Jane Eyre: Writer’s Digest Annotated Classic by K.M. Weiland will be available at all major outlets upon release August 1st. Check it out on Amazon or Barnes & Noble and visit Katie’s website, Helping Writers Become Authors, for lots more information.

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Writing Frustrations and Bird Poop

Bird poop is not pleasant. It’s messy, and one of the worst offenders around here right now are the robins.

Robin

Once winter is on the wane, I’m always delighted to welcome the earliest robins. They’re harbingers of spring, after all, and that makes me smile. By summertime, however, I’ve begun to tire of the white accumulations that adorn our deck railings and outdoor furniture, and I’m no longer smiling.

Robins are pretty, and they sing a sweet song, I’ll give them that. But they don’t eat birdseed. The lawn and garden are their kitchen source for earthworms and berries. The only appeal our deck apparently has for them is as a bathroom… a place to perch and deposit their doo-doo, which I don’t-don’t like! Someone had a warped sense of humour when they named the species ‘Turdus migratorius’.

We had 45 people coming here last night for a church barbecue. In preparation, we had pulled weeds and tidied the gardens. Hubby power-washed the deck, and I wiped down the lawn furniture. You get the picture. We wanted things to be neat and clean for our guests, and it was… until late-afternoon, just before the first guests arrived, when Mr. Robin Redbreast dropped in and dropped. Ackkk!!! It was too late to get out the hose, but there was no point in stressing over little blobby things, as maddening as they were. I found a rag, cleaned them away as best I could and carried on, soon forgetting all about the annoyance and enjoying a wonderful evening with friends.

The writing application that occurred to me later had to do with not overstressing about little things. No point in grinding to a halt  when the wrong words deposit themselves on the page during a first draft. Better to look at the overall picture, get on with the job and worry about cleaning up the messy bits during revision. There are bound to be more messy bits before it’s done and we’re ready to put the manuscript out on display anyway.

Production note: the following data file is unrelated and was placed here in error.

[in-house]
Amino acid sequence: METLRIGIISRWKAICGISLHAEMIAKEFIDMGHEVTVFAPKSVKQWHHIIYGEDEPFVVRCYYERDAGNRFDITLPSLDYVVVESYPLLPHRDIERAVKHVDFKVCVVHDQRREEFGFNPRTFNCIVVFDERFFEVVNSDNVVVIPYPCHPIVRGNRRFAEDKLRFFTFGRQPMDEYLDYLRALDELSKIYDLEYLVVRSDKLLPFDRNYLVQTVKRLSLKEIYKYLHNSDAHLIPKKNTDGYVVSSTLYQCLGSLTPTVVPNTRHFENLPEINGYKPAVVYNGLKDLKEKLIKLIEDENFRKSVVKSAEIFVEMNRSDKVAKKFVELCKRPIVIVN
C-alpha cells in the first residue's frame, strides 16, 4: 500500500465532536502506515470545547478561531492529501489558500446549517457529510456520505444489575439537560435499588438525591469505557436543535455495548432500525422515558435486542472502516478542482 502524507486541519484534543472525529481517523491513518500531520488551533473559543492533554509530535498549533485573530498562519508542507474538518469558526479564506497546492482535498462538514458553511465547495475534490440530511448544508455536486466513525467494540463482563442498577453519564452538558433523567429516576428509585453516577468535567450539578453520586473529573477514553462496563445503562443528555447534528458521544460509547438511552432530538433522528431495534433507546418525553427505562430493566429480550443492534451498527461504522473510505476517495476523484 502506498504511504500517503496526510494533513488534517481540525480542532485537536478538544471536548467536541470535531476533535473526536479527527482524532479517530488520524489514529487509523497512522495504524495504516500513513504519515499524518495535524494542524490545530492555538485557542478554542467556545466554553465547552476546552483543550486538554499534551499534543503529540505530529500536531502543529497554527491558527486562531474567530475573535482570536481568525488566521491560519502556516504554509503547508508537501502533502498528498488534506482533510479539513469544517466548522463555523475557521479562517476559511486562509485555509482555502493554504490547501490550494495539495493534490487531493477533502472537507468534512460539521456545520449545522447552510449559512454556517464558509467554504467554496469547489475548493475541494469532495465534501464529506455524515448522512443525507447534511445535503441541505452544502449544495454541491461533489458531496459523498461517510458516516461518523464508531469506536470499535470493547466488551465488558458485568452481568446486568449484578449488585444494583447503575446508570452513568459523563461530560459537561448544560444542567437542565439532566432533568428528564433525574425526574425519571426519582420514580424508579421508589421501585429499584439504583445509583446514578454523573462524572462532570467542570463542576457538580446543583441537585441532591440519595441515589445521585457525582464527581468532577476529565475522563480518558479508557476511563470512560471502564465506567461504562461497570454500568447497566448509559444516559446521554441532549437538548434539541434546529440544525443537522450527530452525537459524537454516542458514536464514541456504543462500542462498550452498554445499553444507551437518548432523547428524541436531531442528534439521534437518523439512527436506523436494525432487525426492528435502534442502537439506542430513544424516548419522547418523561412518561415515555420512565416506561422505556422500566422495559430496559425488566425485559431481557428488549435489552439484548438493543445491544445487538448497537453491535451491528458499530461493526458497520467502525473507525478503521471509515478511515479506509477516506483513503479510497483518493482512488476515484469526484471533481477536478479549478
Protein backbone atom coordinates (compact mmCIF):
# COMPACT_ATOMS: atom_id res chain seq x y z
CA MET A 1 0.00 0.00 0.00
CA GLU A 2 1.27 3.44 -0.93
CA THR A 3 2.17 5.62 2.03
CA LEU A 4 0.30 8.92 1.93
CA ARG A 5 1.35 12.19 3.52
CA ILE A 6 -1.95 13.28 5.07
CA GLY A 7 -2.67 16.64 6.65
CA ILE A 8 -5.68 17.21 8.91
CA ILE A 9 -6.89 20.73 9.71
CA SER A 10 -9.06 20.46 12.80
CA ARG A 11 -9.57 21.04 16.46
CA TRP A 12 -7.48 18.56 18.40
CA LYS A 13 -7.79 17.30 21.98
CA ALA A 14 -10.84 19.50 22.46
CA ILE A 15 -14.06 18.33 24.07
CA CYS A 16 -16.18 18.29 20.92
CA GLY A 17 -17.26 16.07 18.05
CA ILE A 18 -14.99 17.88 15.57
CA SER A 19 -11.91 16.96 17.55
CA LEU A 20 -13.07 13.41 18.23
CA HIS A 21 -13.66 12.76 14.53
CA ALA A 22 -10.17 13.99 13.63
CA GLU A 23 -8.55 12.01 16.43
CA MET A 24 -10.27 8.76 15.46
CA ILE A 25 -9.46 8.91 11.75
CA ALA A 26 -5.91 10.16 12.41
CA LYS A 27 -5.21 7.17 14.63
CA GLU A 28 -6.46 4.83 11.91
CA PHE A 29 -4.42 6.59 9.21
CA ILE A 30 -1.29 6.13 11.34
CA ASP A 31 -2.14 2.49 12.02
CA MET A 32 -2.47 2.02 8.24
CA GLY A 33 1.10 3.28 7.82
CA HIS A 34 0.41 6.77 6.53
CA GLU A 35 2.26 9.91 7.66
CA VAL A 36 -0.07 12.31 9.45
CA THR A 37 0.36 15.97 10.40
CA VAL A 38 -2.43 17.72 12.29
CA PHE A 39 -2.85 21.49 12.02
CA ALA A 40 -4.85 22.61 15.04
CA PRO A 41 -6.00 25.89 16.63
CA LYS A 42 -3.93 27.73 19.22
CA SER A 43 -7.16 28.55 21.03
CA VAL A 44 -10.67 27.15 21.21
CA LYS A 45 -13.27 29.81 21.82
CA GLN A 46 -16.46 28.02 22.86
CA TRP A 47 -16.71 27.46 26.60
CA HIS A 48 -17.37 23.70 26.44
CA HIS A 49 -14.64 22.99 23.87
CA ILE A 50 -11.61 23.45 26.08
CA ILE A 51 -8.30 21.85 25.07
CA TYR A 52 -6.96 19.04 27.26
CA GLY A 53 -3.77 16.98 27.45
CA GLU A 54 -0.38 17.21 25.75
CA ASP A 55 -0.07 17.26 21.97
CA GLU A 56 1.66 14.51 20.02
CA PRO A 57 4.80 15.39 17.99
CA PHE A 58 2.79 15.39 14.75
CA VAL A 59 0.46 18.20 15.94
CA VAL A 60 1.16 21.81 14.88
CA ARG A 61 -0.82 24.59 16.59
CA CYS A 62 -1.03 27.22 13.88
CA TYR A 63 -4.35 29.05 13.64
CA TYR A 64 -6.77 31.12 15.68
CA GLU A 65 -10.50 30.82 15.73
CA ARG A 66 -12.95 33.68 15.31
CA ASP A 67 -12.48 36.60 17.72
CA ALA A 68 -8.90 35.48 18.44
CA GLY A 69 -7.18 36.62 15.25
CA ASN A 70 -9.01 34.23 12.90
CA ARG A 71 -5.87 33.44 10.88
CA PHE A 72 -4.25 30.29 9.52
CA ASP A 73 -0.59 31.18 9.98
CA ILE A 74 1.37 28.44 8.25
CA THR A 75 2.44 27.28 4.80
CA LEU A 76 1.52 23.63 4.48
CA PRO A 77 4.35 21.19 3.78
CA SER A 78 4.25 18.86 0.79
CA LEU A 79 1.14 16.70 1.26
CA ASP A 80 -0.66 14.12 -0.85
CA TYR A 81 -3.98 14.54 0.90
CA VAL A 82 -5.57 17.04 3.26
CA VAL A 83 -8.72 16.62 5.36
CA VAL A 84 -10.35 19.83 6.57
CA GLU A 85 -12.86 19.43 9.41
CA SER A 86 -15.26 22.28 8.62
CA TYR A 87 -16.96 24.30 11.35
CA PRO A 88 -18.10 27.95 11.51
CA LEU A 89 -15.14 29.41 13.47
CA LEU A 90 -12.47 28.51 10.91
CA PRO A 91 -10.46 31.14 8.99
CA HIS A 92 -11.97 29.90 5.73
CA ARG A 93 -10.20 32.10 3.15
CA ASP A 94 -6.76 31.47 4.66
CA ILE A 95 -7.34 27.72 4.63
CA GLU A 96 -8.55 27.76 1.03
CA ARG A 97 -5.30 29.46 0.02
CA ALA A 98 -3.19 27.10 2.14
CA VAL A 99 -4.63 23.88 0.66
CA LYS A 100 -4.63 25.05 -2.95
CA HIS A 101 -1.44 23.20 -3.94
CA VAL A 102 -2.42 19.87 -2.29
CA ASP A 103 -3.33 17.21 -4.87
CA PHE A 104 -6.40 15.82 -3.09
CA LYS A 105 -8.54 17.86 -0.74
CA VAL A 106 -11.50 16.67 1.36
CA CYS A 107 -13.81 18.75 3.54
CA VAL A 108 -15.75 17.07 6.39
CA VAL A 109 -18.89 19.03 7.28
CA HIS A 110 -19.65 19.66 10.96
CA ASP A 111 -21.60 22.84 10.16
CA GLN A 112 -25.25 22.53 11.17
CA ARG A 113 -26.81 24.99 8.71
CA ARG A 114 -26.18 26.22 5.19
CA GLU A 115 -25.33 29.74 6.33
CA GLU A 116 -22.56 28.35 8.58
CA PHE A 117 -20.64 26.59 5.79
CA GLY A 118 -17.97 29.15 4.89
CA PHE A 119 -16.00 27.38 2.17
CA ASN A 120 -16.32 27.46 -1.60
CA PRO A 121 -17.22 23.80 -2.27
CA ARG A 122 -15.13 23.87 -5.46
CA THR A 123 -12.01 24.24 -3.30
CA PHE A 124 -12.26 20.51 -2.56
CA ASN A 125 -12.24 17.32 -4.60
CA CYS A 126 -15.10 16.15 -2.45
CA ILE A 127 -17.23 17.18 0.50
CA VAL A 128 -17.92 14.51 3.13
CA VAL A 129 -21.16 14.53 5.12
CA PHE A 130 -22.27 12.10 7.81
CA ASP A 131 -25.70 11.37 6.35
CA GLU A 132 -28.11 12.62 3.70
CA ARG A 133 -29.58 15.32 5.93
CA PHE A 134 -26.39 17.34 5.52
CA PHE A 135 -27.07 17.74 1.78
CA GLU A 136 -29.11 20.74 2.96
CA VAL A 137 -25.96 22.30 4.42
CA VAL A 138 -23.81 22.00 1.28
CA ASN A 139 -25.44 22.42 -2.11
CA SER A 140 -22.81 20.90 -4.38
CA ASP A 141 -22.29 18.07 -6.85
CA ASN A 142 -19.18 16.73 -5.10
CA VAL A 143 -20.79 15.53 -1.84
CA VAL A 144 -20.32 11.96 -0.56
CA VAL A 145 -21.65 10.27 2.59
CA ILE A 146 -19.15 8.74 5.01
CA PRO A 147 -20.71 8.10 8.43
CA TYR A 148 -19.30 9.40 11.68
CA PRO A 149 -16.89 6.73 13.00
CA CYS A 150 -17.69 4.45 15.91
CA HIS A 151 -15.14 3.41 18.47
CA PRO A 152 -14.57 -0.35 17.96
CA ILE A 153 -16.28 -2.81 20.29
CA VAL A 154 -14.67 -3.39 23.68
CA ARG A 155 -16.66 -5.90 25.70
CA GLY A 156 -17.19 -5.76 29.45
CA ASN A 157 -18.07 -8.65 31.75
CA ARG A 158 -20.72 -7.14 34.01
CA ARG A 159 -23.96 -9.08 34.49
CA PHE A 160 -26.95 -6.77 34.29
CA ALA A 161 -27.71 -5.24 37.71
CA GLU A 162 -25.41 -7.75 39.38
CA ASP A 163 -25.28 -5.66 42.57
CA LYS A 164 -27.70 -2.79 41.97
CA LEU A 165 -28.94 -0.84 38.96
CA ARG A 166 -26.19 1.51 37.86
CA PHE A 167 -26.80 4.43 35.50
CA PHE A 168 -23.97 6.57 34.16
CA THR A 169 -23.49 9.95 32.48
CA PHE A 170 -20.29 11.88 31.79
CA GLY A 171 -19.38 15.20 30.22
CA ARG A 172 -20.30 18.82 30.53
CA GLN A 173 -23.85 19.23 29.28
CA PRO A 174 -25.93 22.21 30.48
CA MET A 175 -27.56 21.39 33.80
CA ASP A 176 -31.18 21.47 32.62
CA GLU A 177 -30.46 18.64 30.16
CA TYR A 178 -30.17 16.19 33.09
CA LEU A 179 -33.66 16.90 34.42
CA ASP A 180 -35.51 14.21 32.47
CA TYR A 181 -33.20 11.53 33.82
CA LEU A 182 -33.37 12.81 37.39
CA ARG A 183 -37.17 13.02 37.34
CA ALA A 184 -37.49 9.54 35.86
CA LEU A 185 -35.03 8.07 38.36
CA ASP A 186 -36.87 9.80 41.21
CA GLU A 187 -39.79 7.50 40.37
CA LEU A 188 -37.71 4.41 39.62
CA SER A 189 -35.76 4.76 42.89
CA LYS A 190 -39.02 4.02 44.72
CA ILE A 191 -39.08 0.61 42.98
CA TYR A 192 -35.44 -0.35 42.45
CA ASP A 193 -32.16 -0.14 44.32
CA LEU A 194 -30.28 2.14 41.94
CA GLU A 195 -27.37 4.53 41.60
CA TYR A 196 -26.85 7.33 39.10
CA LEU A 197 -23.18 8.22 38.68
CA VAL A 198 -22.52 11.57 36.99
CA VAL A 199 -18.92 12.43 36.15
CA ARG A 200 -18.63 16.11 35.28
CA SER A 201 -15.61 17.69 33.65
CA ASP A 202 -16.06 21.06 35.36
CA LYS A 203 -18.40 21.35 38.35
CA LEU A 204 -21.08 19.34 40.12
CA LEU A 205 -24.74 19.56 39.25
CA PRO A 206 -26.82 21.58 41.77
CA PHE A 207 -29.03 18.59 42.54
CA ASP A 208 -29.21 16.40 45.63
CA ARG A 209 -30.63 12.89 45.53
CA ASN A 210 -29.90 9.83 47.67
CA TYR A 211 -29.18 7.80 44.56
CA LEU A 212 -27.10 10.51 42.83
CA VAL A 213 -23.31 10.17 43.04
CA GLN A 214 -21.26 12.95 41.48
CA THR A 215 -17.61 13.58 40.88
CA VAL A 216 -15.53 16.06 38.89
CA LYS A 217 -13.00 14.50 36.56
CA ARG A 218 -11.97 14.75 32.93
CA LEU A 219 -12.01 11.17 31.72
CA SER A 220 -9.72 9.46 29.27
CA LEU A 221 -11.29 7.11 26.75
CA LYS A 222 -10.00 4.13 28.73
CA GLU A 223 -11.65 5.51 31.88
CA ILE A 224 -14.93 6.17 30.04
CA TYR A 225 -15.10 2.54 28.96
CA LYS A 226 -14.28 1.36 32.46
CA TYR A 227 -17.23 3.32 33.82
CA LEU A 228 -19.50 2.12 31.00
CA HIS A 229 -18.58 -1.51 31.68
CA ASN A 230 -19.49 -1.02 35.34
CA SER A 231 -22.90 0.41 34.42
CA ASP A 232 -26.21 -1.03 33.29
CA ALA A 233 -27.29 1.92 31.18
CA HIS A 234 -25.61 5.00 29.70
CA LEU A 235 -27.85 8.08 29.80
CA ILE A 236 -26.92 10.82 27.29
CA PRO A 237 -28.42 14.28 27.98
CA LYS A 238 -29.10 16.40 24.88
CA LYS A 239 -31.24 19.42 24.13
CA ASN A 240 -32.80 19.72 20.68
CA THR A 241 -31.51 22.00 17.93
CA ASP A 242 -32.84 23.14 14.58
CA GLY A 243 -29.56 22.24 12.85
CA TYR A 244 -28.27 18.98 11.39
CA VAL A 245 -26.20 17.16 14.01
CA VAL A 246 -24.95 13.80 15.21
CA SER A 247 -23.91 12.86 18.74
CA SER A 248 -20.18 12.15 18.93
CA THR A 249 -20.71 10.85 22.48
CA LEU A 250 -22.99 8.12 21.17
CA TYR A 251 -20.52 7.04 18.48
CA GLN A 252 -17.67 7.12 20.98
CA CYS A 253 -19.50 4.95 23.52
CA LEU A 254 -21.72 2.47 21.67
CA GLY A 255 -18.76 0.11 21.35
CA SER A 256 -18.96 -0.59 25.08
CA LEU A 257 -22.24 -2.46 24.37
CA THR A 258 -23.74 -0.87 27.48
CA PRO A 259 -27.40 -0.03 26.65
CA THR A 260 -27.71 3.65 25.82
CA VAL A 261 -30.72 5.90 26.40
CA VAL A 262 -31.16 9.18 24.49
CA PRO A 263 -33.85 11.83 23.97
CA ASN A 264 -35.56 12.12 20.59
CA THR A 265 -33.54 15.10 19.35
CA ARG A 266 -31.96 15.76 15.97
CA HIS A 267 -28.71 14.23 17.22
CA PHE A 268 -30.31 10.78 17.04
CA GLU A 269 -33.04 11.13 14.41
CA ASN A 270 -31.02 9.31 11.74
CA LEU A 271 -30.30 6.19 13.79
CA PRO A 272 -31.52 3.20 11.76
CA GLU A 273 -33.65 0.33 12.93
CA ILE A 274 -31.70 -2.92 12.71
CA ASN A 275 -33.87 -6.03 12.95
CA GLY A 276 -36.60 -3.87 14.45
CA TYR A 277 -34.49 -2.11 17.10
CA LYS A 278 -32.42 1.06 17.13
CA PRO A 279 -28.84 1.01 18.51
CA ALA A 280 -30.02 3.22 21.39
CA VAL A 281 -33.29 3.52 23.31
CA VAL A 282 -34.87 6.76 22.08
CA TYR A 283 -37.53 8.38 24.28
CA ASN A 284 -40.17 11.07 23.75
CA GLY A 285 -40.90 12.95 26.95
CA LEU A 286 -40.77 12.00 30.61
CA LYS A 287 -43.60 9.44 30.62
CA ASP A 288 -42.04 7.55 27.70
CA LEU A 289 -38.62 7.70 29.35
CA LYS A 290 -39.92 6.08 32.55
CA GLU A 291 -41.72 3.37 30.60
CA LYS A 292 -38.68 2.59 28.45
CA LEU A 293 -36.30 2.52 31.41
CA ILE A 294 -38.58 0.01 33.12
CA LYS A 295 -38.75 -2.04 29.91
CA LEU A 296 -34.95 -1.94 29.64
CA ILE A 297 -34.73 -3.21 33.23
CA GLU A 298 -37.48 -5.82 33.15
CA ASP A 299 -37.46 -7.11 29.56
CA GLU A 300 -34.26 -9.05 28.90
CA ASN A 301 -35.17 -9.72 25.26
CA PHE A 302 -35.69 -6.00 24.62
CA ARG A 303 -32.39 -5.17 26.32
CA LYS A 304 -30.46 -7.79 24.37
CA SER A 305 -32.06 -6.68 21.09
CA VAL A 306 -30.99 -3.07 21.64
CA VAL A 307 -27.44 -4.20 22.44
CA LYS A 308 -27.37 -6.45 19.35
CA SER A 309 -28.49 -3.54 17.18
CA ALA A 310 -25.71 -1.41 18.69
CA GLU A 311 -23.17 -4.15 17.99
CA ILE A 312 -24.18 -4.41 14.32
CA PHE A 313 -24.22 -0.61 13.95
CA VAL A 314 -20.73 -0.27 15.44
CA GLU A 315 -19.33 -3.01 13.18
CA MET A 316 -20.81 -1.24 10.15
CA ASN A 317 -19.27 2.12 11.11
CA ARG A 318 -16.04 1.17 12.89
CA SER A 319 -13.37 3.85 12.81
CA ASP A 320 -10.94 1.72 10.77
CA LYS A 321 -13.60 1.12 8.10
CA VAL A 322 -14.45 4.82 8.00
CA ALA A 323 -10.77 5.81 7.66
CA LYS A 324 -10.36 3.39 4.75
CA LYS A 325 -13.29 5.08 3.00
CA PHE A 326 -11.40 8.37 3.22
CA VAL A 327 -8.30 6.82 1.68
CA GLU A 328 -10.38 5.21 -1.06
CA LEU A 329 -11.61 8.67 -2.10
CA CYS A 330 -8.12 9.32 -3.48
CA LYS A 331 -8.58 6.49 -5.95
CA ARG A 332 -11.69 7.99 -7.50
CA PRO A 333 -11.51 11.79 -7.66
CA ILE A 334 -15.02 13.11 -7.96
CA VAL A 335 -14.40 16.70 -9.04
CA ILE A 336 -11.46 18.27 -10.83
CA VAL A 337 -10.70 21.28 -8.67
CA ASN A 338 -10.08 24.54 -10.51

In future, when I’m getting really frustrated, maybe I’ll try and remember to mutter, “Oh, poop!!!” then have a laugh and get back to work.

What’s your method of banishing first draft frustrations?

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The Appeal of a Writer’s Garden

Did you ever read The Secret Garden — the 1911 novel by Frances Hodgson Burnett? I read it at a time when I was too young to care about its themes and symbols. The author’s interest in Christian Science and New Thought were beyond me, and by the time I later acquired the movie on DVD (the 1993 version), the childish appeal of the story and its magic was well embedded and I didn’t care what obscure meaning it might have. 


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I sometimes wonder if it contributed to my interest in gardening. I’m not a great gardener, but my homes from childhood until the present have always included patches of soil in which plants put forth blossoms and seeds year after year. Every spring I await the bursting of swollen buds, and often plant something new “just to see if it will grow”. Unfortunately I don’t nurture things very well, and sometimes they don’t grow!

It’s not the growing that fascinates me as much as the potential. Bare branches and seed pods that lie dormant and suddenly decide to produce green sprouts, leaves and flowers. Perhaps it’s reminiscent of the mystery invisible behind a locked garden gate, and secrets within.

Secret Garden